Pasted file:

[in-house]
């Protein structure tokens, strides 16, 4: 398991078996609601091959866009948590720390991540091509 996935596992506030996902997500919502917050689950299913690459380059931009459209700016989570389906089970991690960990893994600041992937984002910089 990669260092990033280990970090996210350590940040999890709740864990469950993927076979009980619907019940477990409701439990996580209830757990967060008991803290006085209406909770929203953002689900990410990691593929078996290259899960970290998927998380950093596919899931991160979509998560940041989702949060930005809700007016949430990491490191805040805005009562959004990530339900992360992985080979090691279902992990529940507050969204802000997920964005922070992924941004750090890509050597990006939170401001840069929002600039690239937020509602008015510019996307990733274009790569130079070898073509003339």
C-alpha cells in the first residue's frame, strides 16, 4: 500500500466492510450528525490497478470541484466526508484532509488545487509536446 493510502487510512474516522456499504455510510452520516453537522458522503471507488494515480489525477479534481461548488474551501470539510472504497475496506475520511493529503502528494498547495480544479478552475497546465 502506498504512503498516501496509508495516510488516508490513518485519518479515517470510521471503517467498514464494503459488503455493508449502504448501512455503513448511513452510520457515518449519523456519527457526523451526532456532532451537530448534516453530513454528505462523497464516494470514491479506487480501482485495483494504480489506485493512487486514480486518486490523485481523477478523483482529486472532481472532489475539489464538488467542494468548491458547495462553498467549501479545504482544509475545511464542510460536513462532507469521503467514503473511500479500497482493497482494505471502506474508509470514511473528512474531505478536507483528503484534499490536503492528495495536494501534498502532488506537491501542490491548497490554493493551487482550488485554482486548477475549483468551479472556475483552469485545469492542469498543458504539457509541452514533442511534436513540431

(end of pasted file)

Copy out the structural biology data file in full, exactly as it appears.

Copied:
[in-house]
């Protein structure tokens, strides 16, 4: 398991078996609601091959866009948590720390991540091509 996935596992506030996902997500919502917050689950299913690459380059931009459209700016989570389906089970991690960990893994600041992937984002910089 990669260092990033280990970090996210350590940040999890709740864990469950993927076979009980619907019940477990409701439990996580209830757990967060008991803290006085209406909770929203953002689900990410990691593929078996290259899960970290998927998380950093596919899931991160979509998560940041989702949060930005809700007016949430990491490191805040805005009562959004990530339900992360992985080979090691279902992990529940507050969204802000997920964005922070992924941004750090890509050597990006939170401001840069929002600039690239937020509602008015510019996307990733274009790569130079070898073509003339």
C-alpha cells in the first residue's frame, strides 16, 4: 500500500466492510450528525490497478470541484466526508484532509488545487509536446 493510502487510512474516522456499504455510510452520516453537522458522503471507488494515480489525477479534481461548488474551501470539510472504497475496506475520511493529503502528494498547495480544479478552475497546465 502506498504512503498516501496509508495516510488516508490513518485519518479515517470510521471503517467498514464494503459488503455493508449502504448501512455503513448511513452510520457515518449519523456519527457526523451526532456532532451537530448534516453530513454528505462523497464516494470514491479506487480501482485495483494504480489506485493512487486514480486518486490523485481523477478523483482529486472532481472532489475539489464538488467542494468548491458547495462553498467549501479545504482544509475545511464542510460536513462532507469521503467514503473511500479500497482493497482494505471502506474508509470514511473528512474531505478536507483528503484534499490536503492528495495536494501534498502532488506537491501542490491548497490554493493551487482550488485554482486548477475549483468551479472556475483552469485545469492542469498543458504539457509541452514533442511534436513540431